EMV – Are you ready for the shift to EMV?

EMV, which stands for Europay, Mastercard and Visa, is the new global standard for credit card security coming about in October of 2015. After numerous large scale data breaches and rapidly escalating incidents of counterfeit cards, U.S. credit card issuers are transferring to this new technology to help protect consumers as well as reduce the costs of fraudulent transactions.
The new technology involves both a card with a computer chip embedded in it, and new equipment used to authenticate chip-card transactions. Consumers will receive and need to activate new cards and learn the new payment processes. The new cards will provide greater protection against fraud. Merchants will need to upgrade their current credit card readers to the new EMV readers to take full advantage of the fraud protection offered by them.
Each EMV card has a computer chip instead of the traditional magnetic stripe. Unlike magnetic-stripe cards, every time an EMV card is used for payment, the card chip creates a unique transaction code that cannot be used again, making replication useless. The new cards require a different card reader and a slightly different process to register the card for a transaction. Although the first new EMV cards will be equipped with both the computer chip technology and the traditional magnetic stripe to help smooth the transition while merchants adjust and purchase new equipment to read the new cards.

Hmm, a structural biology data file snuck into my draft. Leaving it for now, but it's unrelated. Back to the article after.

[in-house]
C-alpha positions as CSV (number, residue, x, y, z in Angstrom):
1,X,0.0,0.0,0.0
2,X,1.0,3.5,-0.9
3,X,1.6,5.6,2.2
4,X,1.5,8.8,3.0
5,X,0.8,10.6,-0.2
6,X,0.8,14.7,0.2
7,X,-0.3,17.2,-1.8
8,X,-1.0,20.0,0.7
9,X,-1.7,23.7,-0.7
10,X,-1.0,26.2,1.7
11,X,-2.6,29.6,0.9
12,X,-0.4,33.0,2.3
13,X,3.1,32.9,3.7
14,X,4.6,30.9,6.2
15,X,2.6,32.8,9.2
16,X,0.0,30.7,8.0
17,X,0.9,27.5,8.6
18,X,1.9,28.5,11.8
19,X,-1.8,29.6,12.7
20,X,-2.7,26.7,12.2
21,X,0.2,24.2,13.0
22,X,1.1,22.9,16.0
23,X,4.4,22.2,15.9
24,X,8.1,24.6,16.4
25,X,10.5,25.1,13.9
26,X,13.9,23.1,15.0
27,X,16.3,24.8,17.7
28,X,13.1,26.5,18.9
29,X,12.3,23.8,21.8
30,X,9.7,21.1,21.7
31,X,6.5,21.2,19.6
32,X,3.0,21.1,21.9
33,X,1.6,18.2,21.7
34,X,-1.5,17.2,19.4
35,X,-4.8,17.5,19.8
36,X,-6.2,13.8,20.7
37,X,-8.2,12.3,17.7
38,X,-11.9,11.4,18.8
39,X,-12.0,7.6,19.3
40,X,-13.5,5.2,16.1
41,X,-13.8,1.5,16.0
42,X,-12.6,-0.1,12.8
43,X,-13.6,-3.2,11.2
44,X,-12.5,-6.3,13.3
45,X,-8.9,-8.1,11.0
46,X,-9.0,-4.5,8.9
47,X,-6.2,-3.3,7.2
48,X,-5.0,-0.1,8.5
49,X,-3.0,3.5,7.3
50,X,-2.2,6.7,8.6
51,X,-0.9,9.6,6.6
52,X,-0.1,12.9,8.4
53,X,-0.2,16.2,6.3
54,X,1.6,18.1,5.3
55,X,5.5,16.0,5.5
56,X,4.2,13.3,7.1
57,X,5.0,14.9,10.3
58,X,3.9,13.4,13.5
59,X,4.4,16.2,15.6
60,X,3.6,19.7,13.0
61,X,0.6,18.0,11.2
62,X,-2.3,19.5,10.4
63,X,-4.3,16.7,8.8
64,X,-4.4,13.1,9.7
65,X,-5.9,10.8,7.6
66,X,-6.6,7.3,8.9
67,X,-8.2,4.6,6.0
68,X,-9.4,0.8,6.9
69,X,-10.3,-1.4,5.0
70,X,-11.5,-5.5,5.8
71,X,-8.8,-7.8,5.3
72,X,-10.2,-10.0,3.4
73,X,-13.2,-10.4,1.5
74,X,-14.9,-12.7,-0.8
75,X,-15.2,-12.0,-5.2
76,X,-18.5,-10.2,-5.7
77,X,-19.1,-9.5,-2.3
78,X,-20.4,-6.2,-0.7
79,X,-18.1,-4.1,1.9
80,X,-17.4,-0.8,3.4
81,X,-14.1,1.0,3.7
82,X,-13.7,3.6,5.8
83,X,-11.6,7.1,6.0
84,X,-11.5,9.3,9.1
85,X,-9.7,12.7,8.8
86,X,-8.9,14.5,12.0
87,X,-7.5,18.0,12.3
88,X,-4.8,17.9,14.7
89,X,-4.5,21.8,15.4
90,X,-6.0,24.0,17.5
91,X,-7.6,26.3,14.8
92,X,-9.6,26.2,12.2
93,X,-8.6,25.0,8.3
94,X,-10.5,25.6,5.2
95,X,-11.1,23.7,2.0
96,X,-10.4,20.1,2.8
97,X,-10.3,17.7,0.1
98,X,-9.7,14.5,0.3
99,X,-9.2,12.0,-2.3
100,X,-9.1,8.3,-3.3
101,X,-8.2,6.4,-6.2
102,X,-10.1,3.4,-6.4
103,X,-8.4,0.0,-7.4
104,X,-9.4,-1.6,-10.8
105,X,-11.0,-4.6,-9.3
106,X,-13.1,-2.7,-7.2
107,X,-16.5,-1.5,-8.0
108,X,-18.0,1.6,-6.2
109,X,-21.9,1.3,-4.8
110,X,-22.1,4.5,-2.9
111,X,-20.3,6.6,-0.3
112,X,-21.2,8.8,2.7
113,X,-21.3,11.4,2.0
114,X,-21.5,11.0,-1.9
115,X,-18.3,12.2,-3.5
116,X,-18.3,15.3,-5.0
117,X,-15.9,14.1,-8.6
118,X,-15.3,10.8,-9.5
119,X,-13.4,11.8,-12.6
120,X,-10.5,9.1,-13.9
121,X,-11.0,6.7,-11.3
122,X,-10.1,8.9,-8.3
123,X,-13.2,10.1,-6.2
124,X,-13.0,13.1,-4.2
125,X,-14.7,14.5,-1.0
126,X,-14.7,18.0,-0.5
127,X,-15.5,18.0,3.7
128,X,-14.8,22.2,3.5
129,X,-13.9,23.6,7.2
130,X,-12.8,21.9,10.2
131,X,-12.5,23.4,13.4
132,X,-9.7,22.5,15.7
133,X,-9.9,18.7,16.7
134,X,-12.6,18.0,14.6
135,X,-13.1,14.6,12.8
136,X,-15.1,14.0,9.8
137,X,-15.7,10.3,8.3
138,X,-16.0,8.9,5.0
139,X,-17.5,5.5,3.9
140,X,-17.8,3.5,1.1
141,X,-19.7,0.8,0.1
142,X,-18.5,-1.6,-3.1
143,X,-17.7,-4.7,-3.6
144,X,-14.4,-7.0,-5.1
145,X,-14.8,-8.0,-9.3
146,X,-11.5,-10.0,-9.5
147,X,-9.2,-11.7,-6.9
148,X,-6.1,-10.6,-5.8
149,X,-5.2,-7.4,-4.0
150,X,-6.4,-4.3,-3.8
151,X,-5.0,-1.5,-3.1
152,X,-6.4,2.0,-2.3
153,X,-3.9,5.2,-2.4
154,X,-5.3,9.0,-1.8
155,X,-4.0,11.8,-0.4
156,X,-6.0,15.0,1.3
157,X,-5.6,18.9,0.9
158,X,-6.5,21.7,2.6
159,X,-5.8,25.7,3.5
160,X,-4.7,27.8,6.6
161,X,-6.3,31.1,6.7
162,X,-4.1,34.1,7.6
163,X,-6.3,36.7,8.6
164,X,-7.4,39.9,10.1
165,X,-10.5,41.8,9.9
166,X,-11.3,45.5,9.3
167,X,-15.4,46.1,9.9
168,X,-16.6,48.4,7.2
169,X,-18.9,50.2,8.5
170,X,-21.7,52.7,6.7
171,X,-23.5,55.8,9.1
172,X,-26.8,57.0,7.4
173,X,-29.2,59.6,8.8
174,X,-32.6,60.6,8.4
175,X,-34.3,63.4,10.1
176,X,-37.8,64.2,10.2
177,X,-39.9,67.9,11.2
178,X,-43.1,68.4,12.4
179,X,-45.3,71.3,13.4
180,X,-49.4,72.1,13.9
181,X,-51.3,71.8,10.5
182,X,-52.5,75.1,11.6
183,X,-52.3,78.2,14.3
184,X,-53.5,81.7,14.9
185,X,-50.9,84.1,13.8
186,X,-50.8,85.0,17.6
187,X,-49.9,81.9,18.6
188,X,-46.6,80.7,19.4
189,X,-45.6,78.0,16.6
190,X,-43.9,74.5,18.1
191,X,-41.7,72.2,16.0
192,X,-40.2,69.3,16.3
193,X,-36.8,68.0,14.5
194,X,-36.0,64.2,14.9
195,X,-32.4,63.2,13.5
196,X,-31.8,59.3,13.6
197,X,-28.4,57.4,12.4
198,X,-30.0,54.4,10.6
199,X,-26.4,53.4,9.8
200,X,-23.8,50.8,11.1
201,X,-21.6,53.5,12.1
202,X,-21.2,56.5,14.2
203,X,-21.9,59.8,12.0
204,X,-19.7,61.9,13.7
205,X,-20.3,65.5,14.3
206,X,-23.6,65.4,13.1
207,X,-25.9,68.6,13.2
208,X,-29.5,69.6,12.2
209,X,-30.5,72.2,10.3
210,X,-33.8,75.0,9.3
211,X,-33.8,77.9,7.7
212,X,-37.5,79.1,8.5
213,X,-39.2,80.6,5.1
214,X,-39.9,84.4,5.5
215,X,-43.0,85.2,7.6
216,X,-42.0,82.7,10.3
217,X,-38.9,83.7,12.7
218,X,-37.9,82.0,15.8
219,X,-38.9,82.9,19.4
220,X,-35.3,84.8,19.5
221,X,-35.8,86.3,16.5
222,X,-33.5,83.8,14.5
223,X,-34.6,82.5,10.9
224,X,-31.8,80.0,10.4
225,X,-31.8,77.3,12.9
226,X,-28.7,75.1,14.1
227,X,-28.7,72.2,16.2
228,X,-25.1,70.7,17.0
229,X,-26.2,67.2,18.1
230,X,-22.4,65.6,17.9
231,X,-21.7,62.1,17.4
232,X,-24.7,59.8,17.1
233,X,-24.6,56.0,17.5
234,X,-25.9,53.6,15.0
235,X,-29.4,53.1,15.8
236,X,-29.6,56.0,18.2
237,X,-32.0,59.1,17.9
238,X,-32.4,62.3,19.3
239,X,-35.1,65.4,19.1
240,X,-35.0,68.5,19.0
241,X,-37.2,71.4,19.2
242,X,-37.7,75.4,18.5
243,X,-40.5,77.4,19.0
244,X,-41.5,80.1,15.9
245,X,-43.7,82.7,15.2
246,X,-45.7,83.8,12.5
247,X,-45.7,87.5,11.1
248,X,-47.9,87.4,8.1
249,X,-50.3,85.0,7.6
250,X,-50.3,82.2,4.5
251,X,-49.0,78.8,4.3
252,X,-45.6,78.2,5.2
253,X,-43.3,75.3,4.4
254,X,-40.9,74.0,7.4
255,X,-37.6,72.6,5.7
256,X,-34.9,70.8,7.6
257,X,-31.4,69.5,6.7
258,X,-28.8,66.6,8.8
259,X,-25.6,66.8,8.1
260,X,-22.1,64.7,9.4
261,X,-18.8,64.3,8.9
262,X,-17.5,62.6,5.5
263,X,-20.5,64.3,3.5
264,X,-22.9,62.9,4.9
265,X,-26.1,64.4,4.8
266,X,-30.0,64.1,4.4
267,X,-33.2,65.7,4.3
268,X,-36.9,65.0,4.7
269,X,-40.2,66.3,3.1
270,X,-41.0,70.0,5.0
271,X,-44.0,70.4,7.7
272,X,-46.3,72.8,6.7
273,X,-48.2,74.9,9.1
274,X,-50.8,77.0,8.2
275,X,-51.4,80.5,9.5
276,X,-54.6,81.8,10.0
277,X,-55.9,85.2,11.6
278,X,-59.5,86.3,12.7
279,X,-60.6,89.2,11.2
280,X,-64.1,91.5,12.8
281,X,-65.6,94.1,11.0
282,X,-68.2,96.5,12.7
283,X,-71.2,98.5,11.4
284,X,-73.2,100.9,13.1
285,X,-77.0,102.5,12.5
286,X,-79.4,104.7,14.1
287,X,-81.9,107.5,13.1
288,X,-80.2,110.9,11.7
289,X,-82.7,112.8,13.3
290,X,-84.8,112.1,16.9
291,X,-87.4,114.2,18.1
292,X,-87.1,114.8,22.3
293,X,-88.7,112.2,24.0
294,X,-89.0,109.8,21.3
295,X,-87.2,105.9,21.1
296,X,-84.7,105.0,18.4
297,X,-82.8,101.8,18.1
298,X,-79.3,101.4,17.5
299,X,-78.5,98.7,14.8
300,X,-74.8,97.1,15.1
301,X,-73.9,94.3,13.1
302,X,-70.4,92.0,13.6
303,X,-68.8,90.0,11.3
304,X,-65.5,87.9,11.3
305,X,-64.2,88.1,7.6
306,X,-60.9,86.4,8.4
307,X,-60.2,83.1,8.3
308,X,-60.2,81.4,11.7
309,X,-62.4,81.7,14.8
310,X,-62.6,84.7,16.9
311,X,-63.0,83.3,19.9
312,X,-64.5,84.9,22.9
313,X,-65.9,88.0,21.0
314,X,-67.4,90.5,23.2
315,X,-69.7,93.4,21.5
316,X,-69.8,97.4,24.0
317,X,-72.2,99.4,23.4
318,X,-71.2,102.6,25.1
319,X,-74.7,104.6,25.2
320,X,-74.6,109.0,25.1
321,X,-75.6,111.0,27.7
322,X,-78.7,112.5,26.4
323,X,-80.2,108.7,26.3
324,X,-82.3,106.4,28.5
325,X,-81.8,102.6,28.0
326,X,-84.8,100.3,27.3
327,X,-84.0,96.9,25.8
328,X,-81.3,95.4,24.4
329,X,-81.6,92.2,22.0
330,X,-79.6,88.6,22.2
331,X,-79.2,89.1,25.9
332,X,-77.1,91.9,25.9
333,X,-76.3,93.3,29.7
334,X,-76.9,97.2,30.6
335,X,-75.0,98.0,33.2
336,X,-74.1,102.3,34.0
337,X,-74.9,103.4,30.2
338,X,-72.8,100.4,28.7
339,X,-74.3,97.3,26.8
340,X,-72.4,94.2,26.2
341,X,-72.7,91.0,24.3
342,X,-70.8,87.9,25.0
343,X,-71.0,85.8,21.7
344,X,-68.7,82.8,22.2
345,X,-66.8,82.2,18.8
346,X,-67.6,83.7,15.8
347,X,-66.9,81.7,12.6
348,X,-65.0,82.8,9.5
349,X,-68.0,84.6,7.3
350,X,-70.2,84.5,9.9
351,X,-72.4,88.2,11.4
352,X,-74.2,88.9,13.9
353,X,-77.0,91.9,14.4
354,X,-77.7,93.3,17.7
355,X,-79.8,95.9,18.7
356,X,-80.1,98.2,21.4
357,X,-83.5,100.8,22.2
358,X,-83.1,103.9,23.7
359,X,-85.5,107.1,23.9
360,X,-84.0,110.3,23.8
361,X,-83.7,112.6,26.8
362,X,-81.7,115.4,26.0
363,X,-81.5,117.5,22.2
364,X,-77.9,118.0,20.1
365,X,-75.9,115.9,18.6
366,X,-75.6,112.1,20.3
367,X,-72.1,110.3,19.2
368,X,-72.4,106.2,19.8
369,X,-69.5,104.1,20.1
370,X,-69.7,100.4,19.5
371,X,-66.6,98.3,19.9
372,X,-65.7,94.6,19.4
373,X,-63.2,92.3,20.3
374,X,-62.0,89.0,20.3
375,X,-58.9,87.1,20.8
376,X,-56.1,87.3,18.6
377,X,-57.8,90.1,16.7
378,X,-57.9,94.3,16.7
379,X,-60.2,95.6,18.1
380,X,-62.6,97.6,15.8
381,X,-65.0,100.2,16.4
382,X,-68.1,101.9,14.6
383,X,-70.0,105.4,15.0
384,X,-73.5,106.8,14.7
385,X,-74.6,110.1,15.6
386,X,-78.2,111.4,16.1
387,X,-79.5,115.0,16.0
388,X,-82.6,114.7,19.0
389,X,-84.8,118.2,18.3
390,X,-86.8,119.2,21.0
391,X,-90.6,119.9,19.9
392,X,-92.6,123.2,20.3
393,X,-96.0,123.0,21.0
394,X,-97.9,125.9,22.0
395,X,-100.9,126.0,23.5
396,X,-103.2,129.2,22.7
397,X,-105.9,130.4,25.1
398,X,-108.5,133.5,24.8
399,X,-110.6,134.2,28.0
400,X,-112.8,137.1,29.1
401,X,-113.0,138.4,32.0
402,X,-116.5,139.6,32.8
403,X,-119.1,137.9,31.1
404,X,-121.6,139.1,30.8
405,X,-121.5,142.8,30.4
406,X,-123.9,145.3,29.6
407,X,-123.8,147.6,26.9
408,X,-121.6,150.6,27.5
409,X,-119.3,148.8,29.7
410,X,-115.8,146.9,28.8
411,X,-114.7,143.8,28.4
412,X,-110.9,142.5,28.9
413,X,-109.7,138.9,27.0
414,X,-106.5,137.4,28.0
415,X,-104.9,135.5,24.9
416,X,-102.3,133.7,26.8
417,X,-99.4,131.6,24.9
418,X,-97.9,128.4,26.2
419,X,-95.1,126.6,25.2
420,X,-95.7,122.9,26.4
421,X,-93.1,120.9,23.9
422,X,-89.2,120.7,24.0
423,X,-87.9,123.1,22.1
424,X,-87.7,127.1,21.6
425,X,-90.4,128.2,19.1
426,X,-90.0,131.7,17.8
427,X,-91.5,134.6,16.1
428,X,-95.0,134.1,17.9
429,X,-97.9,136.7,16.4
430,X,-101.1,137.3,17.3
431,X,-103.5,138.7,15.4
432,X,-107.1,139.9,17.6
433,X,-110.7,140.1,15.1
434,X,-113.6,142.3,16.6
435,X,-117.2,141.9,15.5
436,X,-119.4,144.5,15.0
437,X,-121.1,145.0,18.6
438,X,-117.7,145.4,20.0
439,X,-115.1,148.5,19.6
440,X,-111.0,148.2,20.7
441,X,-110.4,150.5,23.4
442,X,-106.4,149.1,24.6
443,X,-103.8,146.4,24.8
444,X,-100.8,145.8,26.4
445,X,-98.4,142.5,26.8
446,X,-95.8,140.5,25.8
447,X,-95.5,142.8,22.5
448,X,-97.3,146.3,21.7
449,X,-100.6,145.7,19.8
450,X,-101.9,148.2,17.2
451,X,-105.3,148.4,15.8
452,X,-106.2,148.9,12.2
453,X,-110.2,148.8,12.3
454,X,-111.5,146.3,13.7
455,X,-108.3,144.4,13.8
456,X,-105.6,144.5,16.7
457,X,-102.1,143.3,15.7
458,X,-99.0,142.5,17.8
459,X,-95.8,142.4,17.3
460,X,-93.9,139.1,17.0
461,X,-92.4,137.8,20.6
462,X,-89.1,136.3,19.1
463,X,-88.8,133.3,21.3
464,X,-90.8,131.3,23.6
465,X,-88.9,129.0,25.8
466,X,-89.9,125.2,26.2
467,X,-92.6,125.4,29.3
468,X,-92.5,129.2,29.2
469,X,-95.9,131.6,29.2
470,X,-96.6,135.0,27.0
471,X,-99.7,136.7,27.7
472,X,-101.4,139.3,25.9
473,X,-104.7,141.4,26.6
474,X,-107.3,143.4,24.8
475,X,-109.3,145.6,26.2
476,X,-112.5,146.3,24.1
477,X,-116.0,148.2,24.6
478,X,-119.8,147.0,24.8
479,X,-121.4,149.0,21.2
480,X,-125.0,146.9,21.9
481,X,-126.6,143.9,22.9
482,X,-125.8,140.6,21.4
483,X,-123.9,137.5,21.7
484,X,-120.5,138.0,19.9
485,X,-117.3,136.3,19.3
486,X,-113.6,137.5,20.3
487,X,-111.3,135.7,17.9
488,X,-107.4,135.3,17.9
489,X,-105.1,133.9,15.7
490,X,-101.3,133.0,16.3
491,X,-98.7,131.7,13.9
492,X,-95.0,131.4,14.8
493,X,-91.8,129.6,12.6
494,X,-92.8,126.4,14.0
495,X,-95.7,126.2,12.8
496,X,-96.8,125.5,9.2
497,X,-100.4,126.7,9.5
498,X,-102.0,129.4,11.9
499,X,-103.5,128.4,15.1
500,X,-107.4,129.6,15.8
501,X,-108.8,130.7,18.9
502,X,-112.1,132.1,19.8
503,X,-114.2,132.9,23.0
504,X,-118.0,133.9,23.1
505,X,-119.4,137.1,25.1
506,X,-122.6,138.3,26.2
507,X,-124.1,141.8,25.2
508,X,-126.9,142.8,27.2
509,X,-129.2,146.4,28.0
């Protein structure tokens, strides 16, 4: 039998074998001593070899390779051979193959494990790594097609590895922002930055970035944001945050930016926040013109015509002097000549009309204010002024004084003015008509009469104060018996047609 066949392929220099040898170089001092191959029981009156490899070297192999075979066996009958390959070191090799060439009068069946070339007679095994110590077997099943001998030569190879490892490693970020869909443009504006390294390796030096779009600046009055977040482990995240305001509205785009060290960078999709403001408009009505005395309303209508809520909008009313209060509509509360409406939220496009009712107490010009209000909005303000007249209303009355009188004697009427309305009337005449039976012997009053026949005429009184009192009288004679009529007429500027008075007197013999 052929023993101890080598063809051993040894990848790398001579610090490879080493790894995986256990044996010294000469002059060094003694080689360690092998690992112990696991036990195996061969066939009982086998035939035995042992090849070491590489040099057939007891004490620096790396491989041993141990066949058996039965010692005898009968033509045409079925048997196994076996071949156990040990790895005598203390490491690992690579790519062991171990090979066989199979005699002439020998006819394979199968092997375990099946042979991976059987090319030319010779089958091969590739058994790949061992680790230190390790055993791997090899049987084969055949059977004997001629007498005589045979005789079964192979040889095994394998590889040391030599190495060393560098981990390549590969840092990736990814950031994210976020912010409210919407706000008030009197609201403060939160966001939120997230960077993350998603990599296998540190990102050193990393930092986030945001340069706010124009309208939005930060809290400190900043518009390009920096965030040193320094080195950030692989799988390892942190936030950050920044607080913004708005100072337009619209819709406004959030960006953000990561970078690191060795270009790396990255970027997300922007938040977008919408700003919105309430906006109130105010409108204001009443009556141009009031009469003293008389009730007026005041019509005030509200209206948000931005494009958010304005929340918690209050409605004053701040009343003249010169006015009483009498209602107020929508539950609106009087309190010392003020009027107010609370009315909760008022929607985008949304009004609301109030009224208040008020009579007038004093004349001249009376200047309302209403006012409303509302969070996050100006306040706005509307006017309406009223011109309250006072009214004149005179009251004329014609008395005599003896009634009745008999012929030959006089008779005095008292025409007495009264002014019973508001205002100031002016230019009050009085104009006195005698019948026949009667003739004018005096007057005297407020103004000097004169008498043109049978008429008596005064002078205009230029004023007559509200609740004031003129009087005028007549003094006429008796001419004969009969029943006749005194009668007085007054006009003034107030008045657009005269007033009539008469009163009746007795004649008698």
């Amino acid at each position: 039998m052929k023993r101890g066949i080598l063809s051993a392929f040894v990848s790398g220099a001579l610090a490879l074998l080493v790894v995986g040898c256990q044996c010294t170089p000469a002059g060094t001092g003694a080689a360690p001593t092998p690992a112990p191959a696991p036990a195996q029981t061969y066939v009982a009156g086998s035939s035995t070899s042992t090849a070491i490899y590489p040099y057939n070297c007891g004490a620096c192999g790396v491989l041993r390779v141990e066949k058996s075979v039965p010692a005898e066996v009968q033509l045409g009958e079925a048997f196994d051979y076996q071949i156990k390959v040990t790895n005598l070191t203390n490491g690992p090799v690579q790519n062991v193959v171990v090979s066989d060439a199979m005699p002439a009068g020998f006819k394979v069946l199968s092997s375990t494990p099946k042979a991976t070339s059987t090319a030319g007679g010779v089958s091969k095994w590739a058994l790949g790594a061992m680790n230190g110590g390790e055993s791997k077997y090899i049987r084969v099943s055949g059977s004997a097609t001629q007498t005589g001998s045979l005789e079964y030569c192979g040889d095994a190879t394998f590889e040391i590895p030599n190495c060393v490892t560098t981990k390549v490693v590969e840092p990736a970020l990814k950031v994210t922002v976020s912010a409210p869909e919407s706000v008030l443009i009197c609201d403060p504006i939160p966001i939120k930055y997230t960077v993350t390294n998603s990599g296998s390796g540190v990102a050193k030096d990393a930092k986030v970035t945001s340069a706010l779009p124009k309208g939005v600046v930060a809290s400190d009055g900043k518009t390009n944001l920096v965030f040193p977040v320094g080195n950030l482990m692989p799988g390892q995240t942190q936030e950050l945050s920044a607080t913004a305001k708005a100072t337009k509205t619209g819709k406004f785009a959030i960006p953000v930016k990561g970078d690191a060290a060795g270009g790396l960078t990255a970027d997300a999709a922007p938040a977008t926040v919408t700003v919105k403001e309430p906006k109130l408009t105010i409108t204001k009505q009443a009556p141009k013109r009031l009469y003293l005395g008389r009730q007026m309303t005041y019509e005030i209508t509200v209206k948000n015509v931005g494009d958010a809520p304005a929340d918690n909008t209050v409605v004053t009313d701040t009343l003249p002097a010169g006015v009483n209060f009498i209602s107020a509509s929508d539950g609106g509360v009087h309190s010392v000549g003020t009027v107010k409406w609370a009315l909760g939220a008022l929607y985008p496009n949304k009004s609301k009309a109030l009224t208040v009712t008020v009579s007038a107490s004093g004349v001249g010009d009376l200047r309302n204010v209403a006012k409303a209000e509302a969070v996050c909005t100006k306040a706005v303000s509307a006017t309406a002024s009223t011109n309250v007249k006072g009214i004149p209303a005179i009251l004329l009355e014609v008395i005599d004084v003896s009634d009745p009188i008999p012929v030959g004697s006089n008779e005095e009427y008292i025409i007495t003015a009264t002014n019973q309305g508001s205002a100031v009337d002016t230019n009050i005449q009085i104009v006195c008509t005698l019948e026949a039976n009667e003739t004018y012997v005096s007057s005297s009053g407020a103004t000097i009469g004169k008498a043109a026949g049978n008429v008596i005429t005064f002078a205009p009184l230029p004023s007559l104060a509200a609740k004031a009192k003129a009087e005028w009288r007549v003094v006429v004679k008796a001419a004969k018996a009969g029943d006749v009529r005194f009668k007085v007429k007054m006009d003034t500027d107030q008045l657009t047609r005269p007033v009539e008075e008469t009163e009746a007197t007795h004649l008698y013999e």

Very few point-of-sale systems can accept debit EMV in the U.S. right now and the upgrade specs were issued only late last year. Many processors charge up to $500 for a new card reader. Harbortouch America can help with EMV compliant card readers, free with any new merchant POS system account.

Jul 14, 2015

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